Jaguar Land Rover has developed a revolutionary car door which automatically opens as the driver approaches.
The mobility door prototype, which can also be opened by gesture control, uses motion sensors and existing keyless entry technology to detect the driver as they approach the vehicle, which for testing purposes is a Range Rover Sport.
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Jaguar Land Rover likens the novel feature to 'an invisible valet' and says that the technology could help disabled people who use the car as their primary mode of transport – as many as a third of disabled car users say they face practical difficulties in their daily usage. But not only that, it also benefits those carrying child seats or other large items who may not have a hand free to safely open the door.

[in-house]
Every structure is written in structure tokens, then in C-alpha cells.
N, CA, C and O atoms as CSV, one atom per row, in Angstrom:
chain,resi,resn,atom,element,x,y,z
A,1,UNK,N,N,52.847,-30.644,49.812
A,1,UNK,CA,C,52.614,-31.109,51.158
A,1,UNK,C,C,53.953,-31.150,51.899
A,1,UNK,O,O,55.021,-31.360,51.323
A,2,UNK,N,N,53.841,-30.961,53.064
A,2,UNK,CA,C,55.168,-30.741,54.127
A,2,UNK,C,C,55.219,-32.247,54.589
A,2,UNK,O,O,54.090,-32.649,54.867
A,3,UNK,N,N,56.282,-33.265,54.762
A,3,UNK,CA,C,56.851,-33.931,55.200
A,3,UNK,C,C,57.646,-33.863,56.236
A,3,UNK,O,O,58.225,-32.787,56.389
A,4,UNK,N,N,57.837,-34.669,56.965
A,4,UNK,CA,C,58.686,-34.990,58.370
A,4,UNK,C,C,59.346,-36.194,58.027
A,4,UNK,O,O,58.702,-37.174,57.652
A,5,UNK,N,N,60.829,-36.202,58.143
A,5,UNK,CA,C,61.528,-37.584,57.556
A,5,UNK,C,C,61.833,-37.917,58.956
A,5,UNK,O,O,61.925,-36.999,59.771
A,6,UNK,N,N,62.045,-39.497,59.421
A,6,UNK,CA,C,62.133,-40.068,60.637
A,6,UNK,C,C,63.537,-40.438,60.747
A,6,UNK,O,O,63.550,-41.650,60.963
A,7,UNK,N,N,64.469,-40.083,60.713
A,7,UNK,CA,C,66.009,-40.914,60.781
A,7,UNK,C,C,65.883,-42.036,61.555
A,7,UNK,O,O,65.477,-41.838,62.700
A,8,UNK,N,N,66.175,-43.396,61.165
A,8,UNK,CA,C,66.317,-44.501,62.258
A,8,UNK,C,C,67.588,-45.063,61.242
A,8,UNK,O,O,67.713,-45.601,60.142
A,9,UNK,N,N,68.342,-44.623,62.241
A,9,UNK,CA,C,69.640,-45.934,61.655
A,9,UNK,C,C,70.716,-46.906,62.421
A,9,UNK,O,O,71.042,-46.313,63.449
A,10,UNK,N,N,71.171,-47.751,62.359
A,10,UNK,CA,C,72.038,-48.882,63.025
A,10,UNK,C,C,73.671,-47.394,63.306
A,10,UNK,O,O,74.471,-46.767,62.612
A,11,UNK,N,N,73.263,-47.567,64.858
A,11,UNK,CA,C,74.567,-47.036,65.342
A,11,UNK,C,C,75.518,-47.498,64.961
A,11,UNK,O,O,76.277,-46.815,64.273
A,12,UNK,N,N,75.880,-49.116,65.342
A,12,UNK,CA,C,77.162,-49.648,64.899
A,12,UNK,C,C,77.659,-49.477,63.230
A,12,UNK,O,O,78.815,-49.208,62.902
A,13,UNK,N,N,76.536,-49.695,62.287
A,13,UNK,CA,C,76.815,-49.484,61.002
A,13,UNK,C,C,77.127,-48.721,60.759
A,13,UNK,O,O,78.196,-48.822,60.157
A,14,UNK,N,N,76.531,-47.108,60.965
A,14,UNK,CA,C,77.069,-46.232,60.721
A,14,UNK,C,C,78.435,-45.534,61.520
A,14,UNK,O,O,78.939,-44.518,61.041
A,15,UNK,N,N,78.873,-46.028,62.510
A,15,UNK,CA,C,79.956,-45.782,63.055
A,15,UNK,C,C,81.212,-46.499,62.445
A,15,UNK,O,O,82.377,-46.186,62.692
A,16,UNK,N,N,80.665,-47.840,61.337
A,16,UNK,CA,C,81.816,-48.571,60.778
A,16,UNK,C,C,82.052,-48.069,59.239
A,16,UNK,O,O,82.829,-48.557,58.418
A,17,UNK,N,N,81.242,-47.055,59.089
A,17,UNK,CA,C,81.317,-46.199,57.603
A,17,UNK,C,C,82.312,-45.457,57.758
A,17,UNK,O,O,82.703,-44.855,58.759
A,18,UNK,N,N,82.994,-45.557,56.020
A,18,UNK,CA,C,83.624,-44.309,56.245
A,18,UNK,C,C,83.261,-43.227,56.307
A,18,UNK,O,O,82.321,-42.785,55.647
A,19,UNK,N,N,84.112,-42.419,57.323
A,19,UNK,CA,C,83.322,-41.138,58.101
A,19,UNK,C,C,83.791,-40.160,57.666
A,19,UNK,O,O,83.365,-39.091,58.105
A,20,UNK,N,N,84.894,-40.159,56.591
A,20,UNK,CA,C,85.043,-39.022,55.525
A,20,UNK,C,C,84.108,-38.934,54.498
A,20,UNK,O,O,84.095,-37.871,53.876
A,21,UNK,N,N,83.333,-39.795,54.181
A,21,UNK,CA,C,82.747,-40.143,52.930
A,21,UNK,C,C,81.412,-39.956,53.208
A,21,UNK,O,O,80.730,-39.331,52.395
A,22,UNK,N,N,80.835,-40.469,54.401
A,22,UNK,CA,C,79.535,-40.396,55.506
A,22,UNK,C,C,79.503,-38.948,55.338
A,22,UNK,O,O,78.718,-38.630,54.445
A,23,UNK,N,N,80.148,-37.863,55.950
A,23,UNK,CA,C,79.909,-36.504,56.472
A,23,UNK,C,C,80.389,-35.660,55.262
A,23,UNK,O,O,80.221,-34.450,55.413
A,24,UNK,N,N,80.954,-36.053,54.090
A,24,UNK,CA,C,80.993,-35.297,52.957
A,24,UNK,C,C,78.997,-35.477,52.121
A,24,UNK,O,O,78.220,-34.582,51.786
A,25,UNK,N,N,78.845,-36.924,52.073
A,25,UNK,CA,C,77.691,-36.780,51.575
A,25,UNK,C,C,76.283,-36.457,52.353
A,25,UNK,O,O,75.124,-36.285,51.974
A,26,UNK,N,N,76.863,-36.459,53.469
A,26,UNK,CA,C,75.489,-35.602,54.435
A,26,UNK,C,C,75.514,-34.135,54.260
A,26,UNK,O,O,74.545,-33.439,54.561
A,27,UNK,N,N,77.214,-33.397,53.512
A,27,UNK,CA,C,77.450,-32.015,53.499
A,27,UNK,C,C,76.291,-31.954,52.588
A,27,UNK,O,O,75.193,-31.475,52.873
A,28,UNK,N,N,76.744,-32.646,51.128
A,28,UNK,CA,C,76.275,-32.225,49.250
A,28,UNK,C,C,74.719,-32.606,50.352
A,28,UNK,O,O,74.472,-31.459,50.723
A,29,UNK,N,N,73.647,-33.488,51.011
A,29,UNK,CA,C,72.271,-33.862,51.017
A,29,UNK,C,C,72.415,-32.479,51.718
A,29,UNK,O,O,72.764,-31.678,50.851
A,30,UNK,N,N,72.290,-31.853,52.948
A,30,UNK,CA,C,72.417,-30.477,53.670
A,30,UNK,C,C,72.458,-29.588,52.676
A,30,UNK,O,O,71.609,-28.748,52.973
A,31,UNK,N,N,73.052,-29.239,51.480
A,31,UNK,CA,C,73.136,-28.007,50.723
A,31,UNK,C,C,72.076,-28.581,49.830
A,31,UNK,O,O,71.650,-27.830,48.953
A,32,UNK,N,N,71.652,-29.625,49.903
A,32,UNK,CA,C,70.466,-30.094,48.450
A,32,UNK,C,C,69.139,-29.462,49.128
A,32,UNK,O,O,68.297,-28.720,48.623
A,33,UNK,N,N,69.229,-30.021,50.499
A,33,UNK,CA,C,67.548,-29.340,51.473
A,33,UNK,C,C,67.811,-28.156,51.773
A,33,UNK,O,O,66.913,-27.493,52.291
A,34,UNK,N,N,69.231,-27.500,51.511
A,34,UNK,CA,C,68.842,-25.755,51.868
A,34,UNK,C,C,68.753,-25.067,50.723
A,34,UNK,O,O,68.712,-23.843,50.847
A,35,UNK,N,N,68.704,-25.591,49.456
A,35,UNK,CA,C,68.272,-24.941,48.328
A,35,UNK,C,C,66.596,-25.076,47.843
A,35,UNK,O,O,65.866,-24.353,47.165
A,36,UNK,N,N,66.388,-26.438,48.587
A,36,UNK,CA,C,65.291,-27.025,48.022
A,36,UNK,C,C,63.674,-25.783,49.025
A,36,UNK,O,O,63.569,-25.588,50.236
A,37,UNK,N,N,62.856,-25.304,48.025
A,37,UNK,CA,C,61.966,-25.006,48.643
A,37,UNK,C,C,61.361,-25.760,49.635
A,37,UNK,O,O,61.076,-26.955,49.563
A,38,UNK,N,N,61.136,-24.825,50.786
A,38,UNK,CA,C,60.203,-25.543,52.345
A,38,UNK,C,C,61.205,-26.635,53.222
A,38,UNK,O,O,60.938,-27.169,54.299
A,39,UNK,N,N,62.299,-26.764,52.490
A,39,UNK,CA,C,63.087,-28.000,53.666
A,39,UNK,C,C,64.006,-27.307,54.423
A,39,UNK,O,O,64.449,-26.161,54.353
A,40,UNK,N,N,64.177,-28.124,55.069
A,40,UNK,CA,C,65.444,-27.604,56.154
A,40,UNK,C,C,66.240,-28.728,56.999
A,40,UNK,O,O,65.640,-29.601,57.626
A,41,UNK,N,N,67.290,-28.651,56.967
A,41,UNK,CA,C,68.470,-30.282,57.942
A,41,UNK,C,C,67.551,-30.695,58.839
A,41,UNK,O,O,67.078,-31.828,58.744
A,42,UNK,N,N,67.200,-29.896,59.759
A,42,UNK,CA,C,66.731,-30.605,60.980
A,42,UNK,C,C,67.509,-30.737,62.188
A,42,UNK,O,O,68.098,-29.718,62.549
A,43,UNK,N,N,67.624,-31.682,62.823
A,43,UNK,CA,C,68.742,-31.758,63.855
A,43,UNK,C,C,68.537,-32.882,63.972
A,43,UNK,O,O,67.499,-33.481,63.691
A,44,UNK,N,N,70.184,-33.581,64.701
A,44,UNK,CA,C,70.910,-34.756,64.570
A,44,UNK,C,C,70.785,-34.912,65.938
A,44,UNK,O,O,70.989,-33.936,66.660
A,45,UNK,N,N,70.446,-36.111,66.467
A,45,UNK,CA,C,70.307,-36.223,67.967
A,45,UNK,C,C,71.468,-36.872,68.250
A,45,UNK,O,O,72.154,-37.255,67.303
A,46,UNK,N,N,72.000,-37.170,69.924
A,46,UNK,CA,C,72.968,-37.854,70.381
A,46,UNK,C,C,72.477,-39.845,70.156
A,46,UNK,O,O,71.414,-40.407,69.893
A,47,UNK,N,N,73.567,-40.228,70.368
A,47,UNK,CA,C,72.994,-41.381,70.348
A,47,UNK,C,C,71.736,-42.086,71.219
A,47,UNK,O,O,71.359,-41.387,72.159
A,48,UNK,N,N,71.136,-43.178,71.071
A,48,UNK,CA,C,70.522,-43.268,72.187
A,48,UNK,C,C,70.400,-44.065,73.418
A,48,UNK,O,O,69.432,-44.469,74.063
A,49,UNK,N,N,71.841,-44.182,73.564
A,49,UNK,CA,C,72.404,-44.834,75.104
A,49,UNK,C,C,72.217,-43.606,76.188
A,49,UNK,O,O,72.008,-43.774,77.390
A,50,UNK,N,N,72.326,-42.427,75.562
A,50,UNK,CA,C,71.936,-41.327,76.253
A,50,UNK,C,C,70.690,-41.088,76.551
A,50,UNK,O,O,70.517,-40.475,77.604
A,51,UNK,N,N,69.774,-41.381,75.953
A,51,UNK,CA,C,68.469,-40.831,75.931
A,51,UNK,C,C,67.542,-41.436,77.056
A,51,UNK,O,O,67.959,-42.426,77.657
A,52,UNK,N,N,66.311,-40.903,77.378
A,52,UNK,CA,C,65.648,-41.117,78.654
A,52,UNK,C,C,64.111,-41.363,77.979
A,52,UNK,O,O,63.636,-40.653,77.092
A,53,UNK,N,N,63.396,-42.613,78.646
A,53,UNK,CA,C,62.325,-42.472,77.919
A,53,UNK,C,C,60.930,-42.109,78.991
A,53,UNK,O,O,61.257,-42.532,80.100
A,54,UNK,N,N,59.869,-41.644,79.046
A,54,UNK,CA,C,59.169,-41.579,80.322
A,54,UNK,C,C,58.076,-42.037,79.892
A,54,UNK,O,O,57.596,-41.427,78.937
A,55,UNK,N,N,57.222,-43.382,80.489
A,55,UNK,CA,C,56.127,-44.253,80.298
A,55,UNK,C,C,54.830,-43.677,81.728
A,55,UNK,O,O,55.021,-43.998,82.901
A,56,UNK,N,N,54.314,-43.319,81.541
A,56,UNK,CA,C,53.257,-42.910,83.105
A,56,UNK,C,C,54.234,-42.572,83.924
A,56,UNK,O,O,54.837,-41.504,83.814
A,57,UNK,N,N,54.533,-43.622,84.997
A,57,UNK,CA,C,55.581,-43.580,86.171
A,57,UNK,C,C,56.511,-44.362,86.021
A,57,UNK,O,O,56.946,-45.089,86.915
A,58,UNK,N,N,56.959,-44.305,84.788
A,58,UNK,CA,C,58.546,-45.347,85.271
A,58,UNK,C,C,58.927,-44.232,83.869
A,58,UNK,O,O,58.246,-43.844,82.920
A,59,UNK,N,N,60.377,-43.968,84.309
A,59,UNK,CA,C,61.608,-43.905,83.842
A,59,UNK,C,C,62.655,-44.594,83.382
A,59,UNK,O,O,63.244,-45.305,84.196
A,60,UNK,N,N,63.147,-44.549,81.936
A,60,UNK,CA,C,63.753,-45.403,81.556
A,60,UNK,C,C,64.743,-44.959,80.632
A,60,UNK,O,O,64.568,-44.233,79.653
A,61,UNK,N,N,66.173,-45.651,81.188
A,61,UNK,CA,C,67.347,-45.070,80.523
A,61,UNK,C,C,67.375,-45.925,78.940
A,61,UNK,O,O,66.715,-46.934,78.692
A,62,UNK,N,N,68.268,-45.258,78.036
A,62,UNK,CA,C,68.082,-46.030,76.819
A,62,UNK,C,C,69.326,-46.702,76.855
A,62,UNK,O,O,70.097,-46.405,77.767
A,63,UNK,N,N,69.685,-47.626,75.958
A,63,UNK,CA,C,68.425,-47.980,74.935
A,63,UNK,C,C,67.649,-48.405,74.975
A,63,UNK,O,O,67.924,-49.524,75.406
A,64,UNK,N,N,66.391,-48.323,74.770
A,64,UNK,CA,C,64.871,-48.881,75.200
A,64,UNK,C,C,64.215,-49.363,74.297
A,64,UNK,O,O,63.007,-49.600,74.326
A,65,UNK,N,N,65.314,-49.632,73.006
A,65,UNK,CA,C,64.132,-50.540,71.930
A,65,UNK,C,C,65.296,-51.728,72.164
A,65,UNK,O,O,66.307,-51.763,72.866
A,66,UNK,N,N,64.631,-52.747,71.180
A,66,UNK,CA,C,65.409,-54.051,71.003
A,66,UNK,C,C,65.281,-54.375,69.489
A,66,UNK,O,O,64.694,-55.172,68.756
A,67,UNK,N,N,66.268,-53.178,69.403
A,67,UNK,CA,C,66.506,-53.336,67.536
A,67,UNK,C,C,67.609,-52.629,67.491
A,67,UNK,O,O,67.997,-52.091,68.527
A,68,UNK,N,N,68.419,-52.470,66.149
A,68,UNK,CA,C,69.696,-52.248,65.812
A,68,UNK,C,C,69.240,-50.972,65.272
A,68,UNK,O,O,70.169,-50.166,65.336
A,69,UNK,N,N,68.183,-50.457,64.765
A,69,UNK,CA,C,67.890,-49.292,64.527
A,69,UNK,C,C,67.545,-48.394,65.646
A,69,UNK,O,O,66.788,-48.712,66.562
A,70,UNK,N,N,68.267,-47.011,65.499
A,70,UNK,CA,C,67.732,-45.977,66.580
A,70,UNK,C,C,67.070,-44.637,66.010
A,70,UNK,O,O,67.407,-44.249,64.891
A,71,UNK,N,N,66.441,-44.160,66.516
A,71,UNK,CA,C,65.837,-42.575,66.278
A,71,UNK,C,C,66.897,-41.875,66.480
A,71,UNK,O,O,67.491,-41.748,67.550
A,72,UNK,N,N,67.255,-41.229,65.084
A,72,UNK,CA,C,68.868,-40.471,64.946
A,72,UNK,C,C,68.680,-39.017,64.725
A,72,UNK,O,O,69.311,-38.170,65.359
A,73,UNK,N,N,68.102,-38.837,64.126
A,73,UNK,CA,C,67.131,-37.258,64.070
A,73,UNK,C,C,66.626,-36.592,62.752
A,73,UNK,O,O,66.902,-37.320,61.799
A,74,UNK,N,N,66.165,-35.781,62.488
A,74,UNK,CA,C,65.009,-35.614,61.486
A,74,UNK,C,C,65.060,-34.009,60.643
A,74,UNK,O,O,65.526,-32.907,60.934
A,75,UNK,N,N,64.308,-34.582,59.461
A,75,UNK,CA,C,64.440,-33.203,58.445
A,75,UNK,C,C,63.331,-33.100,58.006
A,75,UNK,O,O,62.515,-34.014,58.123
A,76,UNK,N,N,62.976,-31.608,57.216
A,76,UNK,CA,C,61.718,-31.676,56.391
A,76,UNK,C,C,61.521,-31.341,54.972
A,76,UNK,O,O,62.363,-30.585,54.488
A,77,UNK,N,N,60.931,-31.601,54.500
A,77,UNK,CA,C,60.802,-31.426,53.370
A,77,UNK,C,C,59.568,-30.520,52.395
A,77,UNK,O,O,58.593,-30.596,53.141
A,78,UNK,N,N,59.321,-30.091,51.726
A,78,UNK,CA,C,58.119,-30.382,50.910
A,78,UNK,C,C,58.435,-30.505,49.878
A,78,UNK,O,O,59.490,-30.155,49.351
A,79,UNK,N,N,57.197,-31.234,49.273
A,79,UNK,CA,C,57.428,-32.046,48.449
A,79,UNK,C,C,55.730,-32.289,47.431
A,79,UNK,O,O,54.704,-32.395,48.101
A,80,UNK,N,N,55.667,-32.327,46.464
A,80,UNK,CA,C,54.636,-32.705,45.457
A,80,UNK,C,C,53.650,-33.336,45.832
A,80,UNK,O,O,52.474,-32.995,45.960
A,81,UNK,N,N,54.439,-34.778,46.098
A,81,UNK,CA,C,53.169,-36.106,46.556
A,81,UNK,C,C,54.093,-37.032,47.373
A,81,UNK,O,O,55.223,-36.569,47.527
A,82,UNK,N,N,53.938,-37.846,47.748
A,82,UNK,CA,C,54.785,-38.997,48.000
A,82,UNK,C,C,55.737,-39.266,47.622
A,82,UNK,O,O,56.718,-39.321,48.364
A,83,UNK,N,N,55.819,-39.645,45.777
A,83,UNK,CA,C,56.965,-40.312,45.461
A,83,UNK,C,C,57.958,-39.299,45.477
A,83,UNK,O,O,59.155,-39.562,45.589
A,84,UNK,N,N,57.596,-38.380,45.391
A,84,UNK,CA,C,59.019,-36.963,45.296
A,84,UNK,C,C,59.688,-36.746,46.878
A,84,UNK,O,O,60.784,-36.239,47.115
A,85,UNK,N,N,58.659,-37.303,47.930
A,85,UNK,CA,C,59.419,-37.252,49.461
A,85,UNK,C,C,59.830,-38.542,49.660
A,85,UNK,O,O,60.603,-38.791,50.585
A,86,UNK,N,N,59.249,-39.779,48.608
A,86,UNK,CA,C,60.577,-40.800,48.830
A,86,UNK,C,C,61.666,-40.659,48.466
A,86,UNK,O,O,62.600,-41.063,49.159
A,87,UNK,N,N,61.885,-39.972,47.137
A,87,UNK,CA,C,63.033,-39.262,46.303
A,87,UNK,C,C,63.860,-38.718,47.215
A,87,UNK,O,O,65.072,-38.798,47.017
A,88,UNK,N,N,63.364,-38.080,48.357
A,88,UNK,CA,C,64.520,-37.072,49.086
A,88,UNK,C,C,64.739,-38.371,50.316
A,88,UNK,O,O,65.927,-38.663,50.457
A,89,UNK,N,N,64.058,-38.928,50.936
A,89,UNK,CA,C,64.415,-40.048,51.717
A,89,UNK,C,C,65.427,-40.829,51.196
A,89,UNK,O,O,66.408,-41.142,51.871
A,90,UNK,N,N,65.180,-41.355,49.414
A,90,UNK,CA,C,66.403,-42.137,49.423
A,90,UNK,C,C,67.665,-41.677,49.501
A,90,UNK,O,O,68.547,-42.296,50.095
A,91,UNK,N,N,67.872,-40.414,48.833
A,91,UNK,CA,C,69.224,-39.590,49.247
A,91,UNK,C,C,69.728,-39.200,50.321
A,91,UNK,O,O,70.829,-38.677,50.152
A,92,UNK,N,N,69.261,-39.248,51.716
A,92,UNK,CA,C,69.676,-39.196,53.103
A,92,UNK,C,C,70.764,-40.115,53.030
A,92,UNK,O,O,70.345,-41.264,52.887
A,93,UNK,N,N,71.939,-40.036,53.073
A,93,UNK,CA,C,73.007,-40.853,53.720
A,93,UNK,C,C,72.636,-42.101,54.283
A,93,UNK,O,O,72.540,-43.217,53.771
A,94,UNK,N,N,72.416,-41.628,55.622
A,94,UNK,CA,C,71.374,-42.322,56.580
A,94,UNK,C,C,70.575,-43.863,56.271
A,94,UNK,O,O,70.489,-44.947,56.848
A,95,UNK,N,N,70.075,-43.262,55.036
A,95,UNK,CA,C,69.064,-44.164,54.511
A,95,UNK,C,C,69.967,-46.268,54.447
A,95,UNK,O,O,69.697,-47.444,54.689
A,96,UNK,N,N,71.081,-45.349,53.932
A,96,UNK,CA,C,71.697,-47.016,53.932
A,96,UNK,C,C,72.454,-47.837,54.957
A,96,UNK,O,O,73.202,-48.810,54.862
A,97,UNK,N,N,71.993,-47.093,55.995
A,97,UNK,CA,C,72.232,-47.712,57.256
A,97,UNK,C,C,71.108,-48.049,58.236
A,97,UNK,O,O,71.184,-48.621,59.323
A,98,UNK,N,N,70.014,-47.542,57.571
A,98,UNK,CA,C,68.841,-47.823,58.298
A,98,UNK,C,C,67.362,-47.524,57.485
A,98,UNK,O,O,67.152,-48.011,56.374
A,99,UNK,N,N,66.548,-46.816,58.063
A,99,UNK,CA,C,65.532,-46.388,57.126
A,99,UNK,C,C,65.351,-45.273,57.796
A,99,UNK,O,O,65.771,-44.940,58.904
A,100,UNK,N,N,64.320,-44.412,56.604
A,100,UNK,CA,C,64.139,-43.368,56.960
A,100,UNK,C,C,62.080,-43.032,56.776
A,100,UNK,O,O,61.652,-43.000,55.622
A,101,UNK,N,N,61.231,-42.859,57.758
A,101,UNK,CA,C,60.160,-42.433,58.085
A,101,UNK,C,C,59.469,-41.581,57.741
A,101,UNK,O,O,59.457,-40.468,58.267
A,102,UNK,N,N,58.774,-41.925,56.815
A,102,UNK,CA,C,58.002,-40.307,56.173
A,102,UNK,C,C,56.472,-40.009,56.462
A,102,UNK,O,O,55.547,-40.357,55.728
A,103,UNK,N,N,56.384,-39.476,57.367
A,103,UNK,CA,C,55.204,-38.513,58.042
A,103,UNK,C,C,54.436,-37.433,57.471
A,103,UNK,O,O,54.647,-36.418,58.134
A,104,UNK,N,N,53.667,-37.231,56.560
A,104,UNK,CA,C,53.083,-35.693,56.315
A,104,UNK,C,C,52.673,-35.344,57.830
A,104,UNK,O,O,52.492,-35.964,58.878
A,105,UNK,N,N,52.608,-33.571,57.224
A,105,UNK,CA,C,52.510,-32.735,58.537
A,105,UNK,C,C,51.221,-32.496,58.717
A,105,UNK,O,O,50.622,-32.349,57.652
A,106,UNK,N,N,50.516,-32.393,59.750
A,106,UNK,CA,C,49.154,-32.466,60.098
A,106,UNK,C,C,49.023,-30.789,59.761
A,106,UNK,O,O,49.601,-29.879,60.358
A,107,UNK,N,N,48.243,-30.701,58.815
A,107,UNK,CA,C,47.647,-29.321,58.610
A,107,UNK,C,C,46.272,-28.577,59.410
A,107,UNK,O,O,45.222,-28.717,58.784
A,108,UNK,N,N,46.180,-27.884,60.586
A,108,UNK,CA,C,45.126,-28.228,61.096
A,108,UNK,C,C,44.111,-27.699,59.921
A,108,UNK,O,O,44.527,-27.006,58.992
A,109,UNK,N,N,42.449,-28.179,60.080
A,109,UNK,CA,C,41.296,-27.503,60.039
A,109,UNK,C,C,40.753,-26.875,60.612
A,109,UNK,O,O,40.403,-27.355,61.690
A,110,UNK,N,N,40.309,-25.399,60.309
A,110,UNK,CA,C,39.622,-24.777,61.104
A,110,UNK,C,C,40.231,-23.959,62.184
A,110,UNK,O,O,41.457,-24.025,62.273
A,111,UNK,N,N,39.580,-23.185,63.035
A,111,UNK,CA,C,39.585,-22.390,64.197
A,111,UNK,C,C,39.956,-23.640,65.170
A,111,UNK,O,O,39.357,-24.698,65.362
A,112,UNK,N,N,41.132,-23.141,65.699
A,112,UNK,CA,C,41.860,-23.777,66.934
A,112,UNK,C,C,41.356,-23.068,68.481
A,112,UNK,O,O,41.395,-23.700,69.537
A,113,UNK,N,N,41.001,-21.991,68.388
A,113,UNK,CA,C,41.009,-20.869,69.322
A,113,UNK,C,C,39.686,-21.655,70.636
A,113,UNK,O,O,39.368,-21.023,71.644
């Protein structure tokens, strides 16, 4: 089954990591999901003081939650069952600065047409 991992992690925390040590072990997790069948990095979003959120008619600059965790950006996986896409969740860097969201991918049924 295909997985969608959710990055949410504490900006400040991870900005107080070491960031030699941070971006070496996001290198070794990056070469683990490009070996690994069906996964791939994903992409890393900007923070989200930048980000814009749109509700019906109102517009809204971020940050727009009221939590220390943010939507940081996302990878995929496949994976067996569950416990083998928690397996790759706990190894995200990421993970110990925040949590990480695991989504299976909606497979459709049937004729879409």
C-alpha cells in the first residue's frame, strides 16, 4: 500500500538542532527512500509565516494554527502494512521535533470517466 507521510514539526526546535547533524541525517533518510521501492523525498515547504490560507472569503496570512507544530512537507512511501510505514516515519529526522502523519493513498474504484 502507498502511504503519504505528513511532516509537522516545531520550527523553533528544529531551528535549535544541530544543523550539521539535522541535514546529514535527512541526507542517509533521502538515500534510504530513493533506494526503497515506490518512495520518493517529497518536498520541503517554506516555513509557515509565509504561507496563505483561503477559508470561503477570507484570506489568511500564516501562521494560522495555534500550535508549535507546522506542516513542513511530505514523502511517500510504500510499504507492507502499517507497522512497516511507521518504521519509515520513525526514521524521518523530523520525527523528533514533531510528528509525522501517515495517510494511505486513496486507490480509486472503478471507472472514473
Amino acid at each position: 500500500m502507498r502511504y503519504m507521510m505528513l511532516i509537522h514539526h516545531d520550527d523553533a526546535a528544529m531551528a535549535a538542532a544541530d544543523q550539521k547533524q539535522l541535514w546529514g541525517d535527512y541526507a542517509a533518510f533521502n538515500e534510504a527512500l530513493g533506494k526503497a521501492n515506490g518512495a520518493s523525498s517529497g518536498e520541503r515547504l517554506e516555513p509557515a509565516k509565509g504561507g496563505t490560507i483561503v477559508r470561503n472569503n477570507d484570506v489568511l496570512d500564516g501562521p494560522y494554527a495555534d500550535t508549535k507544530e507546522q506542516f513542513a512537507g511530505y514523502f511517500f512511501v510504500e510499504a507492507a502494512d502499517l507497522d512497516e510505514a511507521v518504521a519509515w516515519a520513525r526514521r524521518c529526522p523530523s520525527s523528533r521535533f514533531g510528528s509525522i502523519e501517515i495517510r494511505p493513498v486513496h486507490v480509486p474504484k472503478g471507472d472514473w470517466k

The mobility door prototype closes via an overhead button to negate the need to reach out to pull the door shut, and the status of each door can be seen on the car's infotainment system, while radar sensors on the driver’s door detect lamp posts or other obstacles to stop the door swinging open and hitting obstacles and other objects.
"This innovative Jaguar Land Rover technology would be such a benefit to me and has real power to change lives for those who face problems getting in and out of the car," said former marine and Invictus Games athlete Mark Ormrod, who is helping Jaguar Land Rover test the new technology. "Opening and closing the car door may seem like such an insignificant task to many people but sometimes it’s the small, everyday obstacles which people take for granted that are most frustrating to overcome for those living with disabilities."
The project has been the result of six months' work on a laboratory rig, and Jaguar Land Rover thinks it could become relevant to all of its future products.
"The mobility door is an exciting piece of technology that offers a real-world value to our customers," said Xu Zhou, deep learning technical research manager at Jaguar Land Rover. "There’s also something very welcoming about the door opening on your approach – something we think will be greatly valued as we become more familiar with shared mobility."